Merry-Making on the Tidal Mud Flats at Meikle Ferry: An Extreme Fishing Expedition or Sport Induced Madness?

Wade Cormack is the post-holder for the Royal Dornoch PhD Studentship at the Centre for History, University of the Highlands and Islands. He is completing his second year of research and writing. He is exploring early modern sport and the cultural history of the Moray Firth.

Four centuries ago on the north shore of the Dornoch Firth there was a sight to behold. Hundreds of people amassed on the sands at Portnaculter, present-day Meikle Ferry, at low tide to participate in what can be described as a folk horse-race/mass fishing expedition. An account of this peculiar practice was cemented in history by Sir Robert Gordon of Gordonstoun in A Genealogical History of the Earldom of Sutherland. Gordon explained that in the spring and summer when the streams ran into the firth at low tide, six to seven hundred of ‘the commoun sort of inhabitant doe convene on hors-bak… and so doe swim toards these sands; and when they doe aryve upon these beds of sand, incontinent they run their horses at full speed, stryveing who can first aryve at the fishing place, wher they doe indevoar, with all dilli-gence to tak these [sand eels].’ These small fish were actual sand eels. The race quickly could become chaotic and cutthroat: ‘as they doe run their horses, the rest doe tak no notice thereof to res-cue them, bot suffer them to ly ther among the horse feitt, and run on their intendit course’. Even watching the racers pounding across the beach at low timed towards the sandbanks would have been tremendously exciting.

We don’t know much about horse racing in the Moray Firth. There are just a few accounts at Tain, Inverness, Banff, Huntly and Aberdeen from the 1630s until the mid-nineteenth century. However, these events seem well organised and attracted gentlemen from a large area. The Inverness race attracted men from as far away as Inverlochy Castle, near Fort William. Each race had a silver prize for the winner. The prizes included a silver cup at Inverness (the patron unknown), a silver cup at Banff, engraved silver hilted broad swords at the Huntly and silver plate at Aberdeen provided by the Dukes of Gordon.

Photo from HistoryLinks Image Library: the inner Dornoch Firth looking northward.

Photo from HistoryLinks Image Library: the inner Dornoch Firth looking northward.

The race at Meikle Ferry was not quite the same as these highly organised and prestigious events. The trophies for the winner of this race were full bellies for months to come. The race for the sand eels was not just about stocking the larder. Gordon noted that ‘they tak such abundance during some few days, that it sufficeth them for pro-visions of that kind of fish during lent, and most pairt of the yeir following’. It is clear that taking the fish also served a religious purpose. Sport in this period functioned on two levels: it was exciting recreation and it provided the people of Sutherland the opportunity to gather the fish they required for this holy period. Unfortunately the history of many of these folk races has been lost, along with other folk sports, as they were part of larger events and either no record of them were created or survive. This is especially true when no official prize was given. Gordon’s account of the race therefore provides a rare window into the past demonstrating the presence of folk horse racing on the Dornoch Firth.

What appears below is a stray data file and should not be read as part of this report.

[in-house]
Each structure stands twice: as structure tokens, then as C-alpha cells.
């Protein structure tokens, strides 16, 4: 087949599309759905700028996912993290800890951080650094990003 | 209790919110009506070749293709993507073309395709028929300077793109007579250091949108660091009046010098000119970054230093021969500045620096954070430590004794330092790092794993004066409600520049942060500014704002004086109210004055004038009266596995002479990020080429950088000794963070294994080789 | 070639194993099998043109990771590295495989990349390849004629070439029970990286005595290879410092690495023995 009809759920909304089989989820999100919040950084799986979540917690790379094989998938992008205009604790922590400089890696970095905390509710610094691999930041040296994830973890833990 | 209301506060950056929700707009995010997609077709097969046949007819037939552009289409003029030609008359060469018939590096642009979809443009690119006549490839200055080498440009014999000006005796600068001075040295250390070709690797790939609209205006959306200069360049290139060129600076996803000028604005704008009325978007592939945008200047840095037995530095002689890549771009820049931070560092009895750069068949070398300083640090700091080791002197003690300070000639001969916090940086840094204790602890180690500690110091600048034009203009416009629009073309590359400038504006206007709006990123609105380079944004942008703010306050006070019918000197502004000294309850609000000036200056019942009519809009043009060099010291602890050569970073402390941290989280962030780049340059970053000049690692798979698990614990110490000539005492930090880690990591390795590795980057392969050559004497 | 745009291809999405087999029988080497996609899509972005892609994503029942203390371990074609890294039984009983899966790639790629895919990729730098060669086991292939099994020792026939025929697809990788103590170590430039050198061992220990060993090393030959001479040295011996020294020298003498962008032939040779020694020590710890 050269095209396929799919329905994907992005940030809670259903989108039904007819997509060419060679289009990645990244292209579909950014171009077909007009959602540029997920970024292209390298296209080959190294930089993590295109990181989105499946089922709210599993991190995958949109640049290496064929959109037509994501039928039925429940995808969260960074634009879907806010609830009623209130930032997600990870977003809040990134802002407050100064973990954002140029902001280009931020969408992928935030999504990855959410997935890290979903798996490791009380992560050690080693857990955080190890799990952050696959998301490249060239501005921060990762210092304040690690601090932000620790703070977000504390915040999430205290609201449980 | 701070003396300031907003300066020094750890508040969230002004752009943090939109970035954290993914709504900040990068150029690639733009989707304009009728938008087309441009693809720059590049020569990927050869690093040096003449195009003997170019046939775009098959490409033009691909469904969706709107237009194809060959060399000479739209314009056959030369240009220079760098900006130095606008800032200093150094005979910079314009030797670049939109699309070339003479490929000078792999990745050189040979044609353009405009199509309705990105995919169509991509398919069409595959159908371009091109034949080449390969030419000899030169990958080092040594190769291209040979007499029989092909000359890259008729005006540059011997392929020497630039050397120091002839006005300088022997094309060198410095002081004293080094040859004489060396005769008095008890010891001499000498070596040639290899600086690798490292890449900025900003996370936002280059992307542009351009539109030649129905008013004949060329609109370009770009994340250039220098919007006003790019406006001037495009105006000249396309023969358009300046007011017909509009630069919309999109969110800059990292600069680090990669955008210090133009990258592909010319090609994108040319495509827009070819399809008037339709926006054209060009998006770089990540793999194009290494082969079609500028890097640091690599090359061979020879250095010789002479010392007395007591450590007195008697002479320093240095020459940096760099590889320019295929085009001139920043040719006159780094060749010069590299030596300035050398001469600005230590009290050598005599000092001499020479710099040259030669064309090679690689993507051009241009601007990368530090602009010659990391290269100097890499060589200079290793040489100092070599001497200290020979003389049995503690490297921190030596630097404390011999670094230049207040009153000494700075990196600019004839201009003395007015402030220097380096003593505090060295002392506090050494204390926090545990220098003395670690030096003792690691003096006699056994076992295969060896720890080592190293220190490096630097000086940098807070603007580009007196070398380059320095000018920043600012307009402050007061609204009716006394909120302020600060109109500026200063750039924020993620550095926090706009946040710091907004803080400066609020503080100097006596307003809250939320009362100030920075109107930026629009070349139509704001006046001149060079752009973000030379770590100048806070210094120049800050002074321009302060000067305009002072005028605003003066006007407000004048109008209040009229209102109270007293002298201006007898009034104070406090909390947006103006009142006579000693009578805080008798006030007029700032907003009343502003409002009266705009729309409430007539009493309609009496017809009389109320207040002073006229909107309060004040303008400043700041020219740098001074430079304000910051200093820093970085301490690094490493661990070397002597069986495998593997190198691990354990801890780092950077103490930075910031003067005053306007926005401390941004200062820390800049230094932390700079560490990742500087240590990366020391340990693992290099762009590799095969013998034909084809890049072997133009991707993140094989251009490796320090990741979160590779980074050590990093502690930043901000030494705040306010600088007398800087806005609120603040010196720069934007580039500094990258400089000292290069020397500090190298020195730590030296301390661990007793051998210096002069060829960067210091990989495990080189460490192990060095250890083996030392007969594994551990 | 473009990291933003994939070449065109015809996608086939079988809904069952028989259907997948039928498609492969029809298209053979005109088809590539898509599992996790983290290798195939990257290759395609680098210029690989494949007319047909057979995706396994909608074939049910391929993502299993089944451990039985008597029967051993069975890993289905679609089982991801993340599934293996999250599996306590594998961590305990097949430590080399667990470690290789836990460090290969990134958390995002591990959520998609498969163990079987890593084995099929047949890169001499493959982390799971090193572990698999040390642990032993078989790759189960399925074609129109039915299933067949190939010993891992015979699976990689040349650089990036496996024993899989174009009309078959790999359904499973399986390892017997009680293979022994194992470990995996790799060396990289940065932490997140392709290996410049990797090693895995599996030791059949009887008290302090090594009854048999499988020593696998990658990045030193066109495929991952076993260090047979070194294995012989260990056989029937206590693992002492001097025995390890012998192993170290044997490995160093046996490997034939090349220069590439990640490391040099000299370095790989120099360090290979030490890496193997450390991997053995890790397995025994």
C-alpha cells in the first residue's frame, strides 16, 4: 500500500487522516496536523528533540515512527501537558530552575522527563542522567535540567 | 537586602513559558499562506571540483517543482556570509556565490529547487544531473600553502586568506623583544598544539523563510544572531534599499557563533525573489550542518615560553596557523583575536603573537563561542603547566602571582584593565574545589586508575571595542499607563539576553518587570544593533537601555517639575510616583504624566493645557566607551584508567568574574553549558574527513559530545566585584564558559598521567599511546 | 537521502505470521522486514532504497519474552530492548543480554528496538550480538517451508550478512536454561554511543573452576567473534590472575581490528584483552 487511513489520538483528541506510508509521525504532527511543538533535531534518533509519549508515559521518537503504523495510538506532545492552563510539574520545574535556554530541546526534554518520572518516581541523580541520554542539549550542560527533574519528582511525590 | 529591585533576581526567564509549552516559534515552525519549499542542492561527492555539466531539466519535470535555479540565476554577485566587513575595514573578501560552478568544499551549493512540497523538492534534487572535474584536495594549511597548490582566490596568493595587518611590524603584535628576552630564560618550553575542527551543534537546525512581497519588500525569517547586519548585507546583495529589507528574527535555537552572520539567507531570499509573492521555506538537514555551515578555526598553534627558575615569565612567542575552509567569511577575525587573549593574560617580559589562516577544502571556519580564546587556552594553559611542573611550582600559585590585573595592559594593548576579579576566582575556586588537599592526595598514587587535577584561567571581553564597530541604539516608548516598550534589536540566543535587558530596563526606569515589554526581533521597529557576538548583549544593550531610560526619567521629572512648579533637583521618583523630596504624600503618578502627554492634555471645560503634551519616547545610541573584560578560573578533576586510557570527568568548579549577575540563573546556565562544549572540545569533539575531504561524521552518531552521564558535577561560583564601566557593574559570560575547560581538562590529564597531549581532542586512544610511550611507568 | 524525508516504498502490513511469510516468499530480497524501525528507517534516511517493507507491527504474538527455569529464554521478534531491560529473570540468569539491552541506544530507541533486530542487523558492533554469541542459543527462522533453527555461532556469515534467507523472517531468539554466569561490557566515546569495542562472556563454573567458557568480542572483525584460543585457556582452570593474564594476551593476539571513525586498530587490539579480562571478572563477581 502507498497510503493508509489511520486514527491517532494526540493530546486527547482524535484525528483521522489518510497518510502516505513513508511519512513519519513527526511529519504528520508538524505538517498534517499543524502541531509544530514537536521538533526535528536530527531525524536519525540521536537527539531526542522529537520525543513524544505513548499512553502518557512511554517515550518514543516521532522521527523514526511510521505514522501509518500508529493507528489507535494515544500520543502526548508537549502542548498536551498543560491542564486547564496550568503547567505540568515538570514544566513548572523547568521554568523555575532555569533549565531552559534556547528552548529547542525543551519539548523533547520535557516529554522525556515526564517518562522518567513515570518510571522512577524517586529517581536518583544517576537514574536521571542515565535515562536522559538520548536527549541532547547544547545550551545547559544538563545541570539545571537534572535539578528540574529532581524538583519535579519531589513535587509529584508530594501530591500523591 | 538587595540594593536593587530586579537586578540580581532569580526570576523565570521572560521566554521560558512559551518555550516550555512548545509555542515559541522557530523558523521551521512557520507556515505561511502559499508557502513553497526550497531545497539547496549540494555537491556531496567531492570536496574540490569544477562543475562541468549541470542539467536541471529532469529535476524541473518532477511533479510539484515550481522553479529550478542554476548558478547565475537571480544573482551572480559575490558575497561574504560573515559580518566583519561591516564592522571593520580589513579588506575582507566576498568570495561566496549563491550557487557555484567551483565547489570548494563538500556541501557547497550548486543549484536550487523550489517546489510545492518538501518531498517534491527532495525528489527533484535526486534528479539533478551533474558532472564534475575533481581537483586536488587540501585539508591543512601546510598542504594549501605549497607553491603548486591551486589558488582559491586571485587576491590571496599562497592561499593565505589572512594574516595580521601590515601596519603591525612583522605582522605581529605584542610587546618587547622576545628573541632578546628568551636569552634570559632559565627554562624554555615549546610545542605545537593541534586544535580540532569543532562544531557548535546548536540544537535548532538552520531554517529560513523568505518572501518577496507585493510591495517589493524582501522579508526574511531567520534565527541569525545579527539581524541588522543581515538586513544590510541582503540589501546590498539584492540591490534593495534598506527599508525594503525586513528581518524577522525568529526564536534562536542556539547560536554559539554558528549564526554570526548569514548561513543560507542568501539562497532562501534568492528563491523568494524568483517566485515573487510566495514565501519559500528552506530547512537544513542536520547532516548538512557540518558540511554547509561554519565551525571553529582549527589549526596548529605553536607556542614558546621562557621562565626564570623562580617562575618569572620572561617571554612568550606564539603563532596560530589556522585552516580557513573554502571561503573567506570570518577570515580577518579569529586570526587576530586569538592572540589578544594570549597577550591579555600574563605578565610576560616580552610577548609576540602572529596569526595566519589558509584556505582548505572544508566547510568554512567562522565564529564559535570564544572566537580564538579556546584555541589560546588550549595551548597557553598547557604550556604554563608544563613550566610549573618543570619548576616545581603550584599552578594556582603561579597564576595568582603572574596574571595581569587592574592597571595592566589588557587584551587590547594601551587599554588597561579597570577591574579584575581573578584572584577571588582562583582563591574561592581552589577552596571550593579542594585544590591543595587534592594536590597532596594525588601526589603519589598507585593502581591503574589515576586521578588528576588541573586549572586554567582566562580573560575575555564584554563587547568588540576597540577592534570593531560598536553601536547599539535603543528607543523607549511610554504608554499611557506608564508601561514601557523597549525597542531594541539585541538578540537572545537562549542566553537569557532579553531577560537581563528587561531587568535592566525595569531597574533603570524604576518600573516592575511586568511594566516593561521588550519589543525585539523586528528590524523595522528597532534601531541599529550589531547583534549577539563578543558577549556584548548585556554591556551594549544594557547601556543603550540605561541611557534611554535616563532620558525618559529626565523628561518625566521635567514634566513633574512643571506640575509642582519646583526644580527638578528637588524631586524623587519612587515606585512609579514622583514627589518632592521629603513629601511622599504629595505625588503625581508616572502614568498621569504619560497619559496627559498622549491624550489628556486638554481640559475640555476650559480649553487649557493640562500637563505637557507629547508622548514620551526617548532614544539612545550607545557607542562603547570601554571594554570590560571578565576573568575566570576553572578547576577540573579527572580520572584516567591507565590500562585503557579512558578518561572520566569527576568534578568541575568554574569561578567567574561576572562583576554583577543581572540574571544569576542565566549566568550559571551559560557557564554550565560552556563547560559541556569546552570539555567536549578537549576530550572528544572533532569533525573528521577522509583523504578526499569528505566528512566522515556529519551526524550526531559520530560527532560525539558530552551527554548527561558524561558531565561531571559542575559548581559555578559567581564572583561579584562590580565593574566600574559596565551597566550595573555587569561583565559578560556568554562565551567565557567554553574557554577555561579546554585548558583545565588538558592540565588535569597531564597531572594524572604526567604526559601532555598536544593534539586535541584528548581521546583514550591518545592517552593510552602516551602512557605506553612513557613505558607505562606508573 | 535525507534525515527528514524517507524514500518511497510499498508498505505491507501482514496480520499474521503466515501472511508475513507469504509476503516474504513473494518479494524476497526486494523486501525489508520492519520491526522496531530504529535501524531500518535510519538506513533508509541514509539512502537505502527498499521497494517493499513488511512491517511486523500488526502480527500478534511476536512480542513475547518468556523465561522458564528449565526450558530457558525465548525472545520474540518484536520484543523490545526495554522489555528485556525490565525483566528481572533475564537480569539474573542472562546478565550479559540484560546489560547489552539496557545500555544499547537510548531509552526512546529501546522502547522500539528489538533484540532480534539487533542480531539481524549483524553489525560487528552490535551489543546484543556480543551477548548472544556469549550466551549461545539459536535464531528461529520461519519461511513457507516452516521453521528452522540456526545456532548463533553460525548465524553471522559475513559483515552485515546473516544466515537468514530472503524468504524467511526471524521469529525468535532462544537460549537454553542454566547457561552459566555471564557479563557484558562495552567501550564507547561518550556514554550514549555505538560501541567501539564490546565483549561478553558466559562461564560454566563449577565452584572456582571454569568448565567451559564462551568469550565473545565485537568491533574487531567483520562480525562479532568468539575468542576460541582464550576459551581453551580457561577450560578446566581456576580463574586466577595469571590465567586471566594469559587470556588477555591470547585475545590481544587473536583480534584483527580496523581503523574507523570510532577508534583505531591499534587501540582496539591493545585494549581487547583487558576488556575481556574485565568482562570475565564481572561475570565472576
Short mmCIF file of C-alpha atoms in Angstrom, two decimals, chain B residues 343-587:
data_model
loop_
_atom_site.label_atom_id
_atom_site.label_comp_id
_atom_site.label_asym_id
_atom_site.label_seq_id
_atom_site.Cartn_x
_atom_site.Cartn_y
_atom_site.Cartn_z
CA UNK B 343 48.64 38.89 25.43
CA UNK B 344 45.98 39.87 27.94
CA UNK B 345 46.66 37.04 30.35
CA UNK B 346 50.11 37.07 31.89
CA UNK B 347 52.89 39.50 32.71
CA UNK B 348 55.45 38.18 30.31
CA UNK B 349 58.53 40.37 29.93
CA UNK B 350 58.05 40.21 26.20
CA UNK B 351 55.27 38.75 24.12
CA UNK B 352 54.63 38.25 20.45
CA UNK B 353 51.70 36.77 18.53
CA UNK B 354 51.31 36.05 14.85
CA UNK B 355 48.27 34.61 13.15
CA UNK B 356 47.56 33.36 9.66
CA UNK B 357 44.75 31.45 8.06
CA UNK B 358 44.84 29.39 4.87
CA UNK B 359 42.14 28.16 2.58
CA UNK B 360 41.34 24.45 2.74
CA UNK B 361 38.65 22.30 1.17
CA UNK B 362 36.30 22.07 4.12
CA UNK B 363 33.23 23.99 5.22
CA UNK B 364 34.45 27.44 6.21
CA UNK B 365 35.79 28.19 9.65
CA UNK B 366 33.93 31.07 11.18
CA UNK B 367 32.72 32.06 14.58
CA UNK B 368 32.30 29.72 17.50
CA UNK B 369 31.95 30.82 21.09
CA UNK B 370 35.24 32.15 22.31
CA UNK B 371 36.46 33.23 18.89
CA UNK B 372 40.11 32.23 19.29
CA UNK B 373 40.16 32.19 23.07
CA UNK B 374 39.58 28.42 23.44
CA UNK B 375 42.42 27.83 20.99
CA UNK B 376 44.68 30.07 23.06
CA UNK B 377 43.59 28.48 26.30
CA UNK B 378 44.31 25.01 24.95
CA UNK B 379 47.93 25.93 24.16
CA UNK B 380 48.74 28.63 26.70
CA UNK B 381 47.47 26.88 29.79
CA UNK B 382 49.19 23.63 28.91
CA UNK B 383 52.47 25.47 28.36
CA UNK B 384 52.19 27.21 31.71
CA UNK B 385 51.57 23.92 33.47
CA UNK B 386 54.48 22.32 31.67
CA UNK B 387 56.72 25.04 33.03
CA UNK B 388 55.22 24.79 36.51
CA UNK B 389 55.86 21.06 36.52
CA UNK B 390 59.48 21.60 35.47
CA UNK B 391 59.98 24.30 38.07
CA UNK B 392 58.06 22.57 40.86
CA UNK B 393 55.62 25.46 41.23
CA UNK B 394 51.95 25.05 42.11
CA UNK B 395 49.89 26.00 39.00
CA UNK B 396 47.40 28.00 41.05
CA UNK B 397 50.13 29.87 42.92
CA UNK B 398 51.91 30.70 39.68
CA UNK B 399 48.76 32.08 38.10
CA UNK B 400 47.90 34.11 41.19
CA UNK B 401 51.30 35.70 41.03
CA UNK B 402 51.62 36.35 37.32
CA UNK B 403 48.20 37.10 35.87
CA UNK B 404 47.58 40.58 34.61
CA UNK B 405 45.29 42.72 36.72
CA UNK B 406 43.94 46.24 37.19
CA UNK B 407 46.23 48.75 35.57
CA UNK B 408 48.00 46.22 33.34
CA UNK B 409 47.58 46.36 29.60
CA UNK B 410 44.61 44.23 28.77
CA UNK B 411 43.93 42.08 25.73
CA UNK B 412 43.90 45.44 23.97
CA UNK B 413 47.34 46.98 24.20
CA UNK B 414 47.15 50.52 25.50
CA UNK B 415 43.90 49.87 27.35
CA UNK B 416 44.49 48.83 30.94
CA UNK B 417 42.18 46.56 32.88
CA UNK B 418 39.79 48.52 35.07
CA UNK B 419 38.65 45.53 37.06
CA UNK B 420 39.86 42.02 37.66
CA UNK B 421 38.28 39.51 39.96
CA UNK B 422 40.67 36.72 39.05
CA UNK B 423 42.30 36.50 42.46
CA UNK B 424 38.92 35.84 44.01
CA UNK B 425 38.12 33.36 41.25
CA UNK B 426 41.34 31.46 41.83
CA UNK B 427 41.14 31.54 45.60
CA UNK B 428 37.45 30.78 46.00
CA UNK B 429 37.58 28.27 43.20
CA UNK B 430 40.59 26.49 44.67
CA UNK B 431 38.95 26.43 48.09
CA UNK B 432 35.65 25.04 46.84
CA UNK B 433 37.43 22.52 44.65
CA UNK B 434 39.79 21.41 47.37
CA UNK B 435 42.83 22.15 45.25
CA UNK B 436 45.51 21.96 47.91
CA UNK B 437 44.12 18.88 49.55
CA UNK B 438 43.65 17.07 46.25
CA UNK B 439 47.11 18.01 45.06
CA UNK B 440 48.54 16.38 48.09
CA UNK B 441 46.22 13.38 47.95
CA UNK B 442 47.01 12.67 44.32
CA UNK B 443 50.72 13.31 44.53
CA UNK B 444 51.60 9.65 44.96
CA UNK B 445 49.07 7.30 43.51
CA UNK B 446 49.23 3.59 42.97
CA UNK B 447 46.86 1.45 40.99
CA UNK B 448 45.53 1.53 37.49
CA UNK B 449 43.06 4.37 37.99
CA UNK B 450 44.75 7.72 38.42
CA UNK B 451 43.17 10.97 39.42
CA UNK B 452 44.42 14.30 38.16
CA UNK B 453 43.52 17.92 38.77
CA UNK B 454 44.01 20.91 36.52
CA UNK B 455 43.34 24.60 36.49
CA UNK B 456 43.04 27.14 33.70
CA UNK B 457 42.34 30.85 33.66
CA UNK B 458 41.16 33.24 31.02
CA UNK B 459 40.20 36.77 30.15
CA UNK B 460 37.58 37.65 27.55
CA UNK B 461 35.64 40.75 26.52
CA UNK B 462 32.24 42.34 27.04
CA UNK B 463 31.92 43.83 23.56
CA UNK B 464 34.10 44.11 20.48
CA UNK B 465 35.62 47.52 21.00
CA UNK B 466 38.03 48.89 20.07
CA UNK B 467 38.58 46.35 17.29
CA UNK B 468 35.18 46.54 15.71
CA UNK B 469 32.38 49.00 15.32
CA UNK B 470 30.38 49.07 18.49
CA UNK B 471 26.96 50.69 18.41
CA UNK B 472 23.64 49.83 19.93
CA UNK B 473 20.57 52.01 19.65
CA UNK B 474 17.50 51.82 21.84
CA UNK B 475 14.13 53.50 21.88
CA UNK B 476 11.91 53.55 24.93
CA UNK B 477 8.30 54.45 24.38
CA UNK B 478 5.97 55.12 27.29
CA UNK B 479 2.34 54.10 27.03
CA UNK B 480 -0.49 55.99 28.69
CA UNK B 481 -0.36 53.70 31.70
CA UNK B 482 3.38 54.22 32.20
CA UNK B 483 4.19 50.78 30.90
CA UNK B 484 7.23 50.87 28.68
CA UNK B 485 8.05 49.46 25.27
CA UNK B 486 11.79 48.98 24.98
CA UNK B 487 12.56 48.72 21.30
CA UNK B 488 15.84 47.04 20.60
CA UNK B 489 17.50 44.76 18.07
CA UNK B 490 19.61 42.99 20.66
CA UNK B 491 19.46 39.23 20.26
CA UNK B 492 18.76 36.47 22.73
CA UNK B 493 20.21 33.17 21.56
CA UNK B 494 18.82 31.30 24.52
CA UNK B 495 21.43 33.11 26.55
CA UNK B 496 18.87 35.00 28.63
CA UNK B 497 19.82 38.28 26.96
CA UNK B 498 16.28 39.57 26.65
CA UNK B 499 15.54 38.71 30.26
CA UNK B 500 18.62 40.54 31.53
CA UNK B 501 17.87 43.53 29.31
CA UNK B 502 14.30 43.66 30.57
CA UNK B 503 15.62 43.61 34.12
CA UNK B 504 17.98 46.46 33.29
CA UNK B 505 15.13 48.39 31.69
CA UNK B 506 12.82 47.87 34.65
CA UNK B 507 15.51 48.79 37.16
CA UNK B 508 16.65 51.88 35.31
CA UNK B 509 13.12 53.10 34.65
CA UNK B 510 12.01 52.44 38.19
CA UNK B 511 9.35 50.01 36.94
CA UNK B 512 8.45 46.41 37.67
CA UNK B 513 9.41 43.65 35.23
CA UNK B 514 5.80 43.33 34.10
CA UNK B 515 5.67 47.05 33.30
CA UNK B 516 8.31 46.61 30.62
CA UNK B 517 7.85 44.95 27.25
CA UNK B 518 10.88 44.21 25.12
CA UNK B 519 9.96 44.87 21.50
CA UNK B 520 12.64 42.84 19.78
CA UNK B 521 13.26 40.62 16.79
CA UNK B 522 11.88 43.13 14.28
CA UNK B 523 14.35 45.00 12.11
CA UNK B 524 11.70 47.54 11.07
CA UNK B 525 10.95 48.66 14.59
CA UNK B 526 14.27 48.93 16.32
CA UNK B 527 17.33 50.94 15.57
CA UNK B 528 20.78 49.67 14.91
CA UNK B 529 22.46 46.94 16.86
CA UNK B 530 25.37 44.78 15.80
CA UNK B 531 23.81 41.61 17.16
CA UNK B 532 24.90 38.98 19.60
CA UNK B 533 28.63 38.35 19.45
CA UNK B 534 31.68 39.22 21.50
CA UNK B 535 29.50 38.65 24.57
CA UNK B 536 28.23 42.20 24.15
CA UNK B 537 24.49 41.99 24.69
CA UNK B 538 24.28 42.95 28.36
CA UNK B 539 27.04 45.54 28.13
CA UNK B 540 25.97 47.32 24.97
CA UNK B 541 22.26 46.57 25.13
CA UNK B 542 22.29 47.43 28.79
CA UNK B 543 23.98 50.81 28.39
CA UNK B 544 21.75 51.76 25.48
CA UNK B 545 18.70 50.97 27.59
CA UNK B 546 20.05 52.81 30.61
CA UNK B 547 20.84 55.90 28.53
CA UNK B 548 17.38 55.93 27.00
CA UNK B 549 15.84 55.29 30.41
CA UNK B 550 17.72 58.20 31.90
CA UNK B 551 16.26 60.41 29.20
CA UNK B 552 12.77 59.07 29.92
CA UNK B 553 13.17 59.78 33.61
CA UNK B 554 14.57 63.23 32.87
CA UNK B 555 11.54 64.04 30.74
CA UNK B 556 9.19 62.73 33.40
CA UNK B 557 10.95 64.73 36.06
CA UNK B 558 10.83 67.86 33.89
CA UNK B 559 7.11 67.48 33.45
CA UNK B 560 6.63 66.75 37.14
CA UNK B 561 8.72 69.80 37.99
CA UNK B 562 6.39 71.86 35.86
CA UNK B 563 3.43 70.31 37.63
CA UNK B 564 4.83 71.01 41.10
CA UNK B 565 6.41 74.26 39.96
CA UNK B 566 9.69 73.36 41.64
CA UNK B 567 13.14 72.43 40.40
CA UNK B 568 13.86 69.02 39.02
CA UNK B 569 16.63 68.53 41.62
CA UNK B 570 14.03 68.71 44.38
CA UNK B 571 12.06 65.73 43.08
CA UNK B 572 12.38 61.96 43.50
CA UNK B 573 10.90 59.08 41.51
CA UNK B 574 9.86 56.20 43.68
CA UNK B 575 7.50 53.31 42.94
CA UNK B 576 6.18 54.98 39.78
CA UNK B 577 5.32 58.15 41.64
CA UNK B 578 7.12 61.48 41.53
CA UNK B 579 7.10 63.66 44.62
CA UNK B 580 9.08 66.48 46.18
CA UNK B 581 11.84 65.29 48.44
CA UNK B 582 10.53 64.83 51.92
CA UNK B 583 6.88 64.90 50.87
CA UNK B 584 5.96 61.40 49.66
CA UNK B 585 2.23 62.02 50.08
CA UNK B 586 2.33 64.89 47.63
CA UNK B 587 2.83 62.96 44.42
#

The sands at Meikle Ferry were not the only location for horse racing. Gordon provides a little hint of forgotten races on the links at Dornoch. As ‘about this toun… ther are the fairest and largest linkes… of any pairt of Scotland, fitt for archery, goffing, ryding, and all other exercise; they doe surpasse the feilds of Montrose or St Andrews’. Across the Firth, the Tain links were also a site of horseracing as well as golf up until the mid-nineteenth century. After that part of the links were ploughed. Just as elsewhere around the Moray Firth, the people who lived around the Dornoch Firth were very active horse racers. At Meikle Ferry the invigorating recreational pursuit was interwoven with the celebration of Lent, and fish, rather than silver, was the prize. The frenzy of activity at Portnaculter, leaving deep hoof prints in the mud, was an exciting community occasion. Was it sport induced madness or an extreme fishing expedition? I am sure for participants it was both, as the galloped at full speed towards the best fishing spots leaving the neighbours behind.

Sources:
Robert Gordon, Genealogical History of the Earldom of Sutherland from its Origin to the Year 1630: with a Continuation to the Year 1651 (Edinburgh, 1813).
Black’s Picturesque Tourist Guide to Scotland (Edinburgh, 1852).
William Mackay (ed.), The Chronicles of the Frasers: The Wardlaw Manuscript…The True Genealogy of the Frasers 916-1674 (Edinburgh, 1905).
Papers of the Gordon Family, Dukes of Gordon (Gordon Castle Muniments), GD44, National Archives of Scotland.

A Letter of Advice by Sir Robert Gordon, 1620.